Escape characters (also called escape sequences or escape codes) in general are used to signal an alternative interpretation of a series of characters. In Java, a character preceded by a backslash (\) is an escape sequence and has special meaning to the java compiler.
When an escape sequence is encountered in a print statement, the compiler interprets it accordingly. For example, if you want to put quotes within quotes you must use the escape sequence, \", on the interior quotes. To print the sentence: She said "Hello!" to me. you should write:
System.out.println("She said \"Hello!\" to me.");
Escape sequences available in java are:
\t - Insert a tab in the text at this point.
\b - Insert a backspace in the text at this point.
\n - Insert a newline in the text at this point.
\r - Insert a carriage return in the text at this point.
\f - Insert a formfeed in the text at this point.
\' - Insert a single quote character in the text at this point.
\" - Insert a double quote character in the text at this point.
\\ - Insert a backslash character in the text at this point.
An escape sequence is a single character. For example
System.out.println("\n".length()); will print 1.
Question 1: What will System.out.println("\".length()); give?
Question 2: What will System.out.println("a\".length() + \"b".length()); print?
Question 3: If \u0022 is the Unicode escape for double quote ("), then what will the below line print:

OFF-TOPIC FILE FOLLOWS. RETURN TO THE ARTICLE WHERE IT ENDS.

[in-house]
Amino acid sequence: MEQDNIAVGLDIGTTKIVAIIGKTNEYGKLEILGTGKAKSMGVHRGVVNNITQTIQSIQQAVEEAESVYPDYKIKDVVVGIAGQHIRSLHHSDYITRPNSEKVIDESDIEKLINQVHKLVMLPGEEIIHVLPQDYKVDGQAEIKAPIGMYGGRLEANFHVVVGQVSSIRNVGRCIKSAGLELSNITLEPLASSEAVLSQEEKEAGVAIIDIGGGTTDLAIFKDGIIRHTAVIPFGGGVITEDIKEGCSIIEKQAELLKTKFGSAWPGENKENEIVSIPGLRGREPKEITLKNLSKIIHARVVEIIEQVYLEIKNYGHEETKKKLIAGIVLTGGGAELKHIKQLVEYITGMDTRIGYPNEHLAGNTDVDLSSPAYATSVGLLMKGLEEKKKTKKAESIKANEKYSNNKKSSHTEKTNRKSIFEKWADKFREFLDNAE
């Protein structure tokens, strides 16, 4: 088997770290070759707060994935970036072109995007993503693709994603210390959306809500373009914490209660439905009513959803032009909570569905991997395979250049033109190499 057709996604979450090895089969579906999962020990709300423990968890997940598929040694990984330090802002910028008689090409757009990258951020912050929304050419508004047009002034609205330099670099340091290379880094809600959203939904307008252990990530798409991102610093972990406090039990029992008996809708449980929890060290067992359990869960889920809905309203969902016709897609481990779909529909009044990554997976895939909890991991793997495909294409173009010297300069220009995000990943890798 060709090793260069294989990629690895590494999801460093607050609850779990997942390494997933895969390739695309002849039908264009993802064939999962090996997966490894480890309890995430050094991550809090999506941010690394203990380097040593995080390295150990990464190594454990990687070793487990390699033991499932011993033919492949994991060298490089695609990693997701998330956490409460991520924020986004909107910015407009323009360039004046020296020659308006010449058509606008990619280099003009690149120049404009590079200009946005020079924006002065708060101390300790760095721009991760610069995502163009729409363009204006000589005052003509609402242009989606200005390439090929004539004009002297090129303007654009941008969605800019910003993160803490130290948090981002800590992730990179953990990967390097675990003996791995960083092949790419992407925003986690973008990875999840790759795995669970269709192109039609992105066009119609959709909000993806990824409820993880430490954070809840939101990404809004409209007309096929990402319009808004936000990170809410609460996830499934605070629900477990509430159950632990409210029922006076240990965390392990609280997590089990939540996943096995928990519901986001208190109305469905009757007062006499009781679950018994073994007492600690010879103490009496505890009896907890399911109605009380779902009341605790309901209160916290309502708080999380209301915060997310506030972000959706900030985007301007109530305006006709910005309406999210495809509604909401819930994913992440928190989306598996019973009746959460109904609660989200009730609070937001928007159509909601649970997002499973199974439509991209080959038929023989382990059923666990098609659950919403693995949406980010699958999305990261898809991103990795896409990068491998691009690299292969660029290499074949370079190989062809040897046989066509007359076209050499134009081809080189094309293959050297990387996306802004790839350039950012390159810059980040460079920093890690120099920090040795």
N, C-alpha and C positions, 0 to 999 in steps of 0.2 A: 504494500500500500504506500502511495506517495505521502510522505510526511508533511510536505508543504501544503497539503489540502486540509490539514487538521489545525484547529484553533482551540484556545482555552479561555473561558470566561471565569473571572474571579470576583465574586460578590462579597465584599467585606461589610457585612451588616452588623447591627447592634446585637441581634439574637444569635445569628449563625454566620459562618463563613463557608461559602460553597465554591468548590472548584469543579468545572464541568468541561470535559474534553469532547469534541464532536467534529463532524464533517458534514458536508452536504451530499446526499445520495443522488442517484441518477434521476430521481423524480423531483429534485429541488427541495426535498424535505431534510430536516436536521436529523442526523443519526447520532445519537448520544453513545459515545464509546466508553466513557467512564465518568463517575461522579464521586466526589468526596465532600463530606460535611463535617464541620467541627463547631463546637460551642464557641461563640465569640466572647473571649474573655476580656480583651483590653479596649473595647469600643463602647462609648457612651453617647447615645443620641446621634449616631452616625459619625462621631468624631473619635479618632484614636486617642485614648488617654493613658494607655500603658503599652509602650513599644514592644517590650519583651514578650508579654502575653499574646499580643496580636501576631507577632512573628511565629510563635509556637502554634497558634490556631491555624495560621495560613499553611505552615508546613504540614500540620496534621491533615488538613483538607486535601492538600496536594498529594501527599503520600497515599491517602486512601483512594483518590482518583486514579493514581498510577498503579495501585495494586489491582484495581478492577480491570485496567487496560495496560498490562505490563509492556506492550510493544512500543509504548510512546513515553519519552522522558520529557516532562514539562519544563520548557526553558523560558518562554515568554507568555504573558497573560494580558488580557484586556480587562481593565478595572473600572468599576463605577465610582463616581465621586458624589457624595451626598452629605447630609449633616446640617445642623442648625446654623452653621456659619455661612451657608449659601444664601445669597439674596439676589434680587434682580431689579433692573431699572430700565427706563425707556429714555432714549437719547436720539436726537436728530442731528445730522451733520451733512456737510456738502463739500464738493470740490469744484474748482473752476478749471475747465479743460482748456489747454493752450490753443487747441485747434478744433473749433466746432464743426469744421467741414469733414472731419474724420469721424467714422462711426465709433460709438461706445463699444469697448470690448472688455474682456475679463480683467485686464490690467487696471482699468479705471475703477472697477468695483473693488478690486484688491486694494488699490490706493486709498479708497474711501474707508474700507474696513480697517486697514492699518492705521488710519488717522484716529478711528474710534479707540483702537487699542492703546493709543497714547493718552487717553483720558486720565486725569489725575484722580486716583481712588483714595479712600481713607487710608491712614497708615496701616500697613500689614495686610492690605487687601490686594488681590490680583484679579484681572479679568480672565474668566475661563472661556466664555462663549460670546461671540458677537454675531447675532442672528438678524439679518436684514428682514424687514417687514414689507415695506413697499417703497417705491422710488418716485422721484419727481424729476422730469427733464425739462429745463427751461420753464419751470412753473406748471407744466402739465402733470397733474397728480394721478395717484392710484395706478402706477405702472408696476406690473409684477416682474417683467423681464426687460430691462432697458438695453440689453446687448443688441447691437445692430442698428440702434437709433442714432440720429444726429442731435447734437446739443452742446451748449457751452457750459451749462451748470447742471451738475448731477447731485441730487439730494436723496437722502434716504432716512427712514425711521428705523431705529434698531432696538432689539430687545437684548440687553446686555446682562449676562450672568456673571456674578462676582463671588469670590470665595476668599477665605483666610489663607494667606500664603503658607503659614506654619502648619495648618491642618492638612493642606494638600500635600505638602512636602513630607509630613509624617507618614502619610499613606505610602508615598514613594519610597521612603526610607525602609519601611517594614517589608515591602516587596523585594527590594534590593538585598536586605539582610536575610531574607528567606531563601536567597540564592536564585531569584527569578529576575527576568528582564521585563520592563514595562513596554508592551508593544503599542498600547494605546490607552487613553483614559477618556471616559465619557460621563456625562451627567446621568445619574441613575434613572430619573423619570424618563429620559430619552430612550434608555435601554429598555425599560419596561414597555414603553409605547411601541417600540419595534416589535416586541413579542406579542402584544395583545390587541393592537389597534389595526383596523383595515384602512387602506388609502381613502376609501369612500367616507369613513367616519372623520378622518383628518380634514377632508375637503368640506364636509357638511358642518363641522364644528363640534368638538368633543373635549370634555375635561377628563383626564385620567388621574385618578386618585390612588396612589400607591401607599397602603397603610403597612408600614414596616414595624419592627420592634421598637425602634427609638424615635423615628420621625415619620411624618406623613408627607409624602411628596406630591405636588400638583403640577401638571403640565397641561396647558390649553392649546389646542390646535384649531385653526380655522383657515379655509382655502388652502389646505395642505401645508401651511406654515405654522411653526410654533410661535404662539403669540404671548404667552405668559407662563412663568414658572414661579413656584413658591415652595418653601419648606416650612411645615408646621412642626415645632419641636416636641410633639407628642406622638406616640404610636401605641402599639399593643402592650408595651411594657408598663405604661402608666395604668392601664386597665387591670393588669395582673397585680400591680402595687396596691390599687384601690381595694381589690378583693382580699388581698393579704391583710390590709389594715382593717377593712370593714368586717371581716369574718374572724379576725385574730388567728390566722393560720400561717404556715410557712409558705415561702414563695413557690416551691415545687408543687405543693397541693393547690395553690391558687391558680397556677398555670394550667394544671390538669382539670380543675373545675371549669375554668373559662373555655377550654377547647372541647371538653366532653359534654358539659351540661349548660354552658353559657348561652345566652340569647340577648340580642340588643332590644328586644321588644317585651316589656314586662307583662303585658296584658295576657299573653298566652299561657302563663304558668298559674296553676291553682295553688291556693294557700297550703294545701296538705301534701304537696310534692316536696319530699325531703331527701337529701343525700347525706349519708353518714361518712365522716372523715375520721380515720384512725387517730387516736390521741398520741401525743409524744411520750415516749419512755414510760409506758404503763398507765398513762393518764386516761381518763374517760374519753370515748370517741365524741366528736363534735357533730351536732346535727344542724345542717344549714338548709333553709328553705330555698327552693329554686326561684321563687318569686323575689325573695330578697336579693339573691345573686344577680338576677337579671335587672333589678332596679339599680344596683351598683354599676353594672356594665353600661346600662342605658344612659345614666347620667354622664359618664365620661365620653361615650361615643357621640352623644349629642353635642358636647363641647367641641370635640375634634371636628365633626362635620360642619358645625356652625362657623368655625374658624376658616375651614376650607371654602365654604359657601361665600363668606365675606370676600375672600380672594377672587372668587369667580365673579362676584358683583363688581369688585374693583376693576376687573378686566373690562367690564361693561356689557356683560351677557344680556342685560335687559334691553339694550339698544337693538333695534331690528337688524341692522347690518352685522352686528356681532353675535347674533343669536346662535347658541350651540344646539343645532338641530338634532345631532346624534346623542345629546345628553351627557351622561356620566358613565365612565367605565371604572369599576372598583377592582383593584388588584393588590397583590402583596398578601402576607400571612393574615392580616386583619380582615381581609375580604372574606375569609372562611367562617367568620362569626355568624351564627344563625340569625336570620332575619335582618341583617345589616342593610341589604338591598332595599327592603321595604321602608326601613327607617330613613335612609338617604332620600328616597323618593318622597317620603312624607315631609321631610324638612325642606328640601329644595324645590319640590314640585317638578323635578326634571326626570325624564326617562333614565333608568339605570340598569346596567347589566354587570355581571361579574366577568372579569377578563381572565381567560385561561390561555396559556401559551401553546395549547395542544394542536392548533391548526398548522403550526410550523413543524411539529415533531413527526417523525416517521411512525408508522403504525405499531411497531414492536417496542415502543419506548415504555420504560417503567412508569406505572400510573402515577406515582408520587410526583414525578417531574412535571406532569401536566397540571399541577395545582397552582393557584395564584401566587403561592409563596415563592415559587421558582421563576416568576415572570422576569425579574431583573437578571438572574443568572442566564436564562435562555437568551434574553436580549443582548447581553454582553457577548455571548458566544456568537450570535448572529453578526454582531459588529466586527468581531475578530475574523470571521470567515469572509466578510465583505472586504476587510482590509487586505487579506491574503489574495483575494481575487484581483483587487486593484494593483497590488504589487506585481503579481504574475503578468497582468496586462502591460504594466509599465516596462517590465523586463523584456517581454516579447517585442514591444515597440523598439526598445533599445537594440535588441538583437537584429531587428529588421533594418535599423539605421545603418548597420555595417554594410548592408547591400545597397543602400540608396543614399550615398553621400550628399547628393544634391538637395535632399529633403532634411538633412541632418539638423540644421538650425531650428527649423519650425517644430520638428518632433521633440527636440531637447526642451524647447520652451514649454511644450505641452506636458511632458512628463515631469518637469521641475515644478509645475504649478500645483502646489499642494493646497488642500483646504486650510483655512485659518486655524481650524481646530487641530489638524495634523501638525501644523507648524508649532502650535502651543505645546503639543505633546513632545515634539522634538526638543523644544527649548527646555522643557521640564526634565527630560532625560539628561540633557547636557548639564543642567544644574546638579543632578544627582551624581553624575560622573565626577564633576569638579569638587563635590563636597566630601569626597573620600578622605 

It will give a compilation error because \" is taken as an escape sequence character and hence the string literal needs another double quotes to be properly closed.
Answer is 16. Here \" that comes before .length and b are escape sequences. Hence the string literal whose length we are finding out is a\".length() + \"b . Also \" is a single character. Therefore length of a\".length() + \"b is 16.
System.out.println("a\u0022.length() + \u0022b".length());
It will print 2. Java provides no special treatment for Unicode escapes within string literals.
Explanation: The compiler translates Unicode escapes into the characters they represent before it parses the program into tokens, such as strings literals. You can use escape sequences in character literals as well as in string literals. You can actually put any ASCII character into a string literal or a character literal by using a special kind of escape sequence called an octal escape, but it is preferable to use normal escape sequences where possible. Both normal escape sequences and octal escapes are far preferable to Unicode escapes because unlike Unicode escapes, normal escape sequences and octal escapes are processed after the program is parsed into tokens.